Hollywood is the ultimate dream factory, and I need dreams as much as the next man, says Molesley (Kevin Doyle) in : A New Era. It is a line that reveals the second filming effort: to follow the dream factory tradition. So the wishes of many a familiar character are granted over the course of two hours, along with plenty of drama.
The sequel, directed and written by Simon Curtis (My Week with Marilyn), will begin in 1928, with the wedding of Tom Branson (Allen Leech) and Lucy Smith (Tuppence Middleton). It's a chance to reunit key characters in their finery, further blurring the boundaries between the "upstairs" and "downstairs."
Violet Crawley () has inherited a villa in the South of France, but a film crew is planning a film at Downton Abbey, according to Mr Molesley. Although Daisy (Sophie McShera) is beside herself at the thought of seeing real-life films, she's in for a regret. Not only is this silent-film star terribly rude, but her vocal is also notably opposed to her on-screen appearance.
The talkies are approaching, and the production is in danger. If you think a film-within-a-film is about as meta as Downton Abbey can get, chances are that Carson (Jim Carter) and Maud (Imelda Staunton) are mistaken for their husband and wife, giving them a wink.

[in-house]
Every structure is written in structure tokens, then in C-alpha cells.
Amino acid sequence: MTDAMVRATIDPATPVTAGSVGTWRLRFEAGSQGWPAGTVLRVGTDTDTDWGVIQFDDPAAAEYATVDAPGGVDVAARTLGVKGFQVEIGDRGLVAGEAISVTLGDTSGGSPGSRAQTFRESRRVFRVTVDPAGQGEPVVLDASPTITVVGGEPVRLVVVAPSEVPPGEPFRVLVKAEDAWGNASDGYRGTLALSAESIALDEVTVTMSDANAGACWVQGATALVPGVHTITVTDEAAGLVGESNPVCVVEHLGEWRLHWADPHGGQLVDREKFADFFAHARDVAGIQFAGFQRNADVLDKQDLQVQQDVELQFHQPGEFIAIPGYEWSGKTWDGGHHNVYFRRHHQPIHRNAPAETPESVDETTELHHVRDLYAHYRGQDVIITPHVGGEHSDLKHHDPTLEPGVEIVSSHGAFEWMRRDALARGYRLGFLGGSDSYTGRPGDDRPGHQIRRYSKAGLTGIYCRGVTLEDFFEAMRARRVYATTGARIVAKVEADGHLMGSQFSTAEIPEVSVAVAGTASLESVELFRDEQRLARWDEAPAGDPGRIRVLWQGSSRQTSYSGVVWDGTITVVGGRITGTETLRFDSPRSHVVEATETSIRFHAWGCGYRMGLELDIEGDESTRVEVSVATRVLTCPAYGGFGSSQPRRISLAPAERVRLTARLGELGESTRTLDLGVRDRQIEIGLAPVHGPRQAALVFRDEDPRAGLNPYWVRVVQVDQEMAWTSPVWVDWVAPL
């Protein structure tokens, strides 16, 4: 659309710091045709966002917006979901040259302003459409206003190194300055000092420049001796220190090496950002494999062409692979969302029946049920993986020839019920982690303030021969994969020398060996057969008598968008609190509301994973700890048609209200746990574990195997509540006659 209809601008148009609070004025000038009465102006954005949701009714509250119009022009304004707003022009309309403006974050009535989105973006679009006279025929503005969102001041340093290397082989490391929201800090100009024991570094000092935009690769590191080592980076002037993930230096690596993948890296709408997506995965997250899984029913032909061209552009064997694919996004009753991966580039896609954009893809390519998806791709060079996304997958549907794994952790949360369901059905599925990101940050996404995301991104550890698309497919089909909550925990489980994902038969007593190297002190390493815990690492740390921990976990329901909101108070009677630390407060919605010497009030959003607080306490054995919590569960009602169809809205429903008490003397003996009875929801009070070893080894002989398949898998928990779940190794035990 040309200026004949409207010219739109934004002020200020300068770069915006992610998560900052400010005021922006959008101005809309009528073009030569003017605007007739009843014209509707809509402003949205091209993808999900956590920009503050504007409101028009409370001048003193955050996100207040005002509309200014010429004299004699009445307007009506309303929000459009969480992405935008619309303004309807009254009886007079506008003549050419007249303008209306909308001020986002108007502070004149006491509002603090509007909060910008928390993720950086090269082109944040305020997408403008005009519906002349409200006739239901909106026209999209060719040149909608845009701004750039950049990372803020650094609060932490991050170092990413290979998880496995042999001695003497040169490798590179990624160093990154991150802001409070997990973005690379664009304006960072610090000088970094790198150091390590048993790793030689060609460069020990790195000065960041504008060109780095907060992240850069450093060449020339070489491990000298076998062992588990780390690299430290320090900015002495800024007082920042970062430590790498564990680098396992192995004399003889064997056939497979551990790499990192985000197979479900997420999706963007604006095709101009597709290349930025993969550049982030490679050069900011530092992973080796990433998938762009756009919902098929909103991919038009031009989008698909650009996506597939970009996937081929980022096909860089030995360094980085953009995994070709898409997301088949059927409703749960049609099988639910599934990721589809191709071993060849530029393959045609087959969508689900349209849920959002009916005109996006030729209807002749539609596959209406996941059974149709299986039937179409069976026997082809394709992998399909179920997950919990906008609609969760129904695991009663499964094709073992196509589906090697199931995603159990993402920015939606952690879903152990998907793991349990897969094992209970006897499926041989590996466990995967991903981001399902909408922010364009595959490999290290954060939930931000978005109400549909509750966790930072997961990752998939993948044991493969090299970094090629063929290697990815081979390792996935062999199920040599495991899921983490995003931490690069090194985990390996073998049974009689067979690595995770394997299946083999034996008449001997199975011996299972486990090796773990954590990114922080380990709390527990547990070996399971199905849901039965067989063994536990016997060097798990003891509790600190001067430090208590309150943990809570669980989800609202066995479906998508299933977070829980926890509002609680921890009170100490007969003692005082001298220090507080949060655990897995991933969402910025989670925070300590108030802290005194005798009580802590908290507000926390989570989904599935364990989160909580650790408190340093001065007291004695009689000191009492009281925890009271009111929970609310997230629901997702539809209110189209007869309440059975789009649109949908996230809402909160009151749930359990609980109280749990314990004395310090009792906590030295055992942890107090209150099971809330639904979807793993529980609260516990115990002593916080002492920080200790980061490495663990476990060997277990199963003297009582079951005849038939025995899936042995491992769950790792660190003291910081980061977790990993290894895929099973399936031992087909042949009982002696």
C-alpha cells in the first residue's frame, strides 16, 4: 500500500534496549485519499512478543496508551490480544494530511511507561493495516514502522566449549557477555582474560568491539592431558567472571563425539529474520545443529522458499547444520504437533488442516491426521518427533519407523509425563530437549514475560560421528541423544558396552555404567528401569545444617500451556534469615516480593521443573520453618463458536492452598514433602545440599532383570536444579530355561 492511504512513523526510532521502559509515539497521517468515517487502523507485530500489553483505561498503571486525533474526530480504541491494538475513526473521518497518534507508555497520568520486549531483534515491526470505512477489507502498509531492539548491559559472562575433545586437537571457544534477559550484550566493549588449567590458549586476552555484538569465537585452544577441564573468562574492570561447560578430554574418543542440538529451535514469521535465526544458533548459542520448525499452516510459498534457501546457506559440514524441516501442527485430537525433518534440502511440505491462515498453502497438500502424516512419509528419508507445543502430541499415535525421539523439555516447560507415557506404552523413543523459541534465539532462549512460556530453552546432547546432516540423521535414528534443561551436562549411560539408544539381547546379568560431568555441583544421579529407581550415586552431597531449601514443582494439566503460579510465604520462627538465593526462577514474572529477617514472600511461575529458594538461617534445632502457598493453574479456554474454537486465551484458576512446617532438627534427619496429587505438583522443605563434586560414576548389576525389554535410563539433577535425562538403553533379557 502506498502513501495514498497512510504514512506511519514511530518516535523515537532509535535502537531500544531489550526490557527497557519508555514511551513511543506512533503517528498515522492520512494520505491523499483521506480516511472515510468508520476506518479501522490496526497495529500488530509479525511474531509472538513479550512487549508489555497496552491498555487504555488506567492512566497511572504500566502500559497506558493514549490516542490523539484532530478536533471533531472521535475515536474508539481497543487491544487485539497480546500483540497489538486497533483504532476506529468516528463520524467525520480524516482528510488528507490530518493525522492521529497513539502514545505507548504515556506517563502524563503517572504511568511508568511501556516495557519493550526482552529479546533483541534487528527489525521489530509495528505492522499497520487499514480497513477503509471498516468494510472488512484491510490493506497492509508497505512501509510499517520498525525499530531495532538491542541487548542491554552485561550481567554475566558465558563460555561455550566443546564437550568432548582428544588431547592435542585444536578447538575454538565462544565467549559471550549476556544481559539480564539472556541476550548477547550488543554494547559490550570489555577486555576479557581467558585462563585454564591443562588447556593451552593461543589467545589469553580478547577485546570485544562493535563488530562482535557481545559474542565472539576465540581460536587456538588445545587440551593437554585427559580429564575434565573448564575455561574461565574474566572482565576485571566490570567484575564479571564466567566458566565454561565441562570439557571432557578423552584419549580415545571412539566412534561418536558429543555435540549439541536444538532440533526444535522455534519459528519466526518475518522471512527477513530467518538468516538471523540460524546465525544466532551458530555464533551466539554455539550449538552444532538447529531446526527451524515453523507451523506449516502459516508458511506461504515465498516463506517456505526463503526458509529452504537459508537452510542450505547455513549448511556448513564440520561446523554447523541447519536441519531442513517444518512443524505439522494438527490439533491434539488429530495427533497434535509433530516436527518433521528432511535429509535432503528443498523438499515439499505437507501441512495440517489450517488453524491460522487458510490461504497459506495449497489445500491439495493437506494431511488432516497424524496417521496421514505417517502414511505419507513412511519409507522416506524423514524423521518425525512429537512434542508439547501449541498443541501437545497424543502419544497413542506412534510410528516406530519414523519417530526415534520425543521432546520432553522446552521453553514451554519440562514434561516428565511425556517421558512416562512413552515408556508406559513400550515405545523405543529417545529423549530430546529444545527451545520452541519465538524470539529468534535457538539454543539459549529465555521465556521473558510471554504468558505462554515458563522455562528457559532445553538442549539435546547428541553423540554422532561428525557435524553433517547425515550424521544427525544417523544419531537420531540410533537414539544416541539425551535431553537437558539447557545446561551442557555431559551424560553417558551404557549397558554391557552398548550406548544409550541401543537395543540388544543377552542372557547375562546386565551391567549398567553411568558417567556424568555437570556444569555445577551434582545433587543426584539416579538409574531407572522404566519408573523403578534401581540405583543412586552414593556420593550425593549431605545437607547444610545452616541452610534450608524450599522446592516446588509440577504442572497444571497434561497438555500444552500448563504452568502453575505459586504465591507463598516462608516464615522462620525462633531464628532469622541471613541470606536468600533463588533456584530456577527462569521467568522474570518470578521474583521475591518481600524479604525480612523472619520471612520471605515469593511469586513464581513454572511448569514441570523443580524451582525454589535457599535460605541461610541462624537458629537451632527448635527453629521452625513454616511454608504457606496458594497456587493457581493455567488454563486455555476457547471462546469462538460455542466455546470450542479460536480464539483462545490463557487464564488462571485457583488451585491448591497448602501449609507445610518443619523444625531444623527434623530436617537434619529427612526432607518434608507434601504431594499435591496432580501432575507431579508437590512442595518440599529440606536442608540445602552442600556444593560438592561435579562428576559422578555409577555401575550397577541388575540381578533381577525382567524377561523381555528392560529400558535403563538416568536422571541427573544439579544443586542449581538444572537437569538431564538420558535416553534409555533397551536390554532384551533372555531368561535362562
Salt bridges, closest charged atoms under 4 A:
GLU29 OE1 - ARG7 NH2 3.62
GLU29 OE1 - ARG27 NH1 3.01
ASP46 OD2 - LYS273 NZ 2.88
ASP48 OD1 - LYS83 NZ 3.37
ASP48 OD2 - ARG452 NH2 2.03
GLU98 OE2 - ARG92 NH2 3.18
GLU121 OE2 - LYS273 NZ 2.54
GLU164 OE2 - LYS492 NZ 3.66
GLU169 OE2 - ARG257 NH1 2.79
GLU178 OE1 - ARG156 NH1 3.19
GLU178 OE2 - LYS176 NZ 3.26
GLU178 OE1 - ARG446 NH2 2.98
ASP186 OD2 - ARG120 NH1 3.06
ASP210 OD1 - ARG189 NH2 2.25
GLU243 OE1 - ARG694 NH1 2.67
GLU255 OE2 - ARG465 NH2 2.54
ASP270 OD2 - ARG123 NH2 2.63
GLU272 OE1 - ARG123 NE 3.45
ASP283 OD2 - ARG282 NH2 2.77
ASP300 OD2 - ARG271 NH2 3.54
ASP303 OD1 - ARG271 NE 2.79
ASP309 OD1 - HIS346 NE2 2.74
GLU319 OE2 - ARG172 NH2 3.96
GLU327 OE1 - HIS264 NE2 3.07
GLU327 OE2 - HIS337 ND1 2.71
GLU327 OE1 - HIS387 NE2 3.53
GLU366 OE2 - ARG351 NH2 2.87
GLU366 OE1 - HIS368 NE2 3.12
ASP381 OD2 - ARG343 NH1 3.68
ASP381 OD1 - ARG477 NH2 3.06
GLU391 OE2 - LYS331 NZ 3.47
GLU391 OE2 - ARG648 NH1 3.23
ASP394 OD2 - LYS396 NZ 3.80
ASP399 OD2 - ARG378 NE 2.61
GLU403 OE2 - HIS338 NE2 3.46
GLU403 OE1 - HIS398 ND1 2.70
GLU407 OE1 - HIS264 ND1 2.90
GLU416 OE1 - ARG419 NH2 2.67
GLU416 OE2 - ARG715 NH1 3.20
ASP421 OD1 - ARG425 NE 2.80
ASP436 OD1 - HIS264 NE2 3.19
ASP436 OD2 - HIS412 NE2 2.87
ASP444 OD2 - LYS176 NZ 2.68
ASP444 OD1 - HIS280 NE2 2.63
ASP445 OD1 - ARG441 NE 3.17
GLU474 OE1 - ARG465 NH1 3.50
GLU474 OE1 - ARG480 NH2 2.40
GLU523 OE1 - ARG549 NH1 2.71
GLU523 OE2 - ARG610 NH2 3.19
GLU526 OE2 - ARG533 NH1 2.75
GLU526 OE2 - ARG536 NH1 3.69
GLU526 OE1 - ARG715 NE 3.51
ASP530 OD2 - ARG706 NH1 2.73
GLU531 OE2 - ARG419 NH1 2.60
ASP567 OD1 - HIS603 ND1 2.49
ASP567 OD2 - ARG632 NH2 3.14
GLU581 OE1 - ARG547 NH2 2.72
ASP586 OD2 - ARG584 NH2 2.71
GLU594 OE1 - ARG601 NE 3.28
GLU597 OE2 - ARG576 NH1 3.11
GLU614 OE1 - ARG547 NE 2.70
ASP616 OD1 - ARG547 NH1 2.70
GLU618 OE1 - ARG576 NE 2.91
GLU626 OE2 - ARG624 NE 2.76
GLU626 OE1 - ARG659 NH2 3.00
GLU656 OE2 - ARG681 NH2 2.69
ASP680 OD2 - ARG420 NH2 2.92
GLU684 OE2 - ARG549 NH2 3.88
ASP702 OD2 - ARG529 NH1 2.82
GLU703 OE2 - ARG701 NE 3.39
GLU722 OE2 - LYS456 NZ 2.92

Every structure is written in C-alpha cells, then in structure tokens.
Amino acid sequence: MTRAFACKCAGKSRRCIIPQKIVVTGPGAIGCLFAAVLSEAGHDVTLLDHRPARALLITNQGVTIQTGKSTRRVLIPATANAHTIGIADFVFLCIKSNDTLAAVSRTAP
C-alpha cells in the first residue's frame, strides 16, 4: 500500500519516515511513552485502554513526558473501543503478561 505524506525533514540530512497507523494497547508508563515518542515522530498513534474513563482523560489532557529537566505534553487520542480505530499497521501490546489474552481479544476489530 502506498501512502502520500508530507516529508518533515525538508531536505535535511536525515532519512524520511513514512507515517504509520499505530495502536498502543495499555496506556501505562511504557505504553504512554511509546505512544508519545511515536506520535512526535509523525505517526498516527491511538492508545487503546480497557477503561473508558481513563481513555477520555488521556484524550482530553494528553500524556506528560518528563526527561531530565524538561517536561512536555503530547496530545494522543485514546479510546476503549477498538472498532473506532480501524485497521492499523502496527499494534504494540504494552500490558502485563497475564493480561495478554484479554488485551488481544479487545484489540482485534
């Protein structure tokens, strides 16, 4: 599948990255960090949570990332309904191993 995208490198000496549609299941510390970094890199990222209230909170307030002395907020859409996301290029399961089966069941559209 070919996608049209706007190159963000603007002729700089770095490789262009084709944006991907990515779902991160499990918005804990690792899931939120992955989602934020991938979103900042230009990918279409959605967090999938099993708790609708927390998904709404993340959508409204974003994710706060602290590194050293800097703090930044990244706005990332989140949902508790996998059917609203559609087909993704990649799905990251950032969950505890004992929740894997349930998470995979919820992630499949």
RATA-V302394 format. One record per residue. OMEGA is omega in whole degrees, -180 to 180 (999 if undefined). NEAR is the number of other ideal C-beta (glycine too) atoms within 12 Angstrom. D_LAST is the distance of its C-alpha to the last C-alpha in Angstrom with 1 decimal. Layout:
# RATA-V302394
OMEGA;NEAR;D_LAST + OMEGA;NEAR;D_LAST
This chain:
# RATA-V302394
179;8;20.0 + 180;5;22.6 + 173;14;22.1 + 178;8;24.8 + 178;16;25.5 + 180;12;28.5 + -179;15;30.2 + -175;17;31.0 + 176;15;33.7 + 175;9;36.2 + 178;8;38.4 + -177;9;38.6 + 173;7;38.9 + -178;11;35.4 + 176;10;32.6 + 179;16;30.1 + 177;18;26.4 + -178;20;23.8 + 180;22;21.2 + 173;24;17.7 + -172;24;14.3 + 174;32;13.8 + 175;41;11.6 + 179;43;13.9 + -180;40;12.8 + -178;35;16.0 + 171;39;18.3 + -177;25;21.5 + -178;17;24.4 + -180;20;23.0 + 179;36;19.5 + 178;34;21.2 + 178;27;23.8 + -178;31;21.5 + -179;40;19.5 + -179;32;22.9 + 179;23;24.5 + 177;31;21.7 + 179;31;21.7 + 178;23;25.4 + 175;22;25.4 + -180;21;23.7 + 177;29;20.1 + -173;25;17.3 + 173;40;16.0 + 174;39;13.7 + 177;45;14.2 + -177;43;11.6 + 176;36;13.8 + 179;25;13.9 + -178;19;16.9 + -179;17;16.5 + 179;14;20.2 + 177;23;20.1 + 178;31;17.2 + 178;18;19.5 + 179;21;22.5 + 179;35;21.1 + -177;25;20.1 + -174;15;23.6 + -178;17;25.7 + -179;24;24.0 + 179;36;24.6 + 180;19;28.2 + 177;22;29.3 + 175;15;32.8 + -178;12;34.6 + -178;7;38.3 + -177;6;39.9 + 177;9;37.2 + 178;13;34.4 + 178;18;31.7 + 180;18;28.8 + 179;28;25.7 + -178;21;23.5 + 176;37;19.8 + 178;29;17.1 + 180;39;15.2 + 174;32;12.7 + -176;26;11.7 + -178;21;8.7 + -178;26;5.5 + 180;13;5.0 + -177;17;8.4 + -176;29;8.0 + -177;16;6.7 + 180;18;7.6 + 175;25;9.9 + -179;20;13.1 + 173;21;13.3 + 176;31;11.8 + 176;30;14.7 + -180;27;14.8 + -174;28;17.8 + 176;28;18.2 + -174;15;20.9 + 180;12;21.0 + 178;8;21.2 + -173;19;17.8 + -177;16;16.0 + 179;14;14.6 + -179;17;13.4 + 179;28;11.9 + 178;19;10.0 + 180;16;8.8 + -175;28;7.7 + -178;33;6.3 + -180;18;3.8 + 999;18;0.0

The film evokes a similar escapism to those in the United Kingdom, with actors such as Anna Mary Scott Robbins and Judy Cooper making the most of a climate change. Back in Downton, Thomas Barrow (Dominic West, having a ball) highlights her journey towards matriarchy as Violet declines.
Maggie Smith excels in her seemingly willing co-stars while he prepares for the pandemic. "I'd rather earn my living down a mine," she adds, revealingly, after one of Myrna's critics. This is a film aimed at people who are keen to support them. More poignant moments are so far as to highlight a few limited references to the pandemic, suggesting that the Downton residents are not the only ones who have lost their relatives and had
A New Era has crammed a lot into its run time, and its manipulations can be quite transparent. But it's difficult to resent them when it so clearly fulfills its mission. After all, as Molesley says: We all need dreams.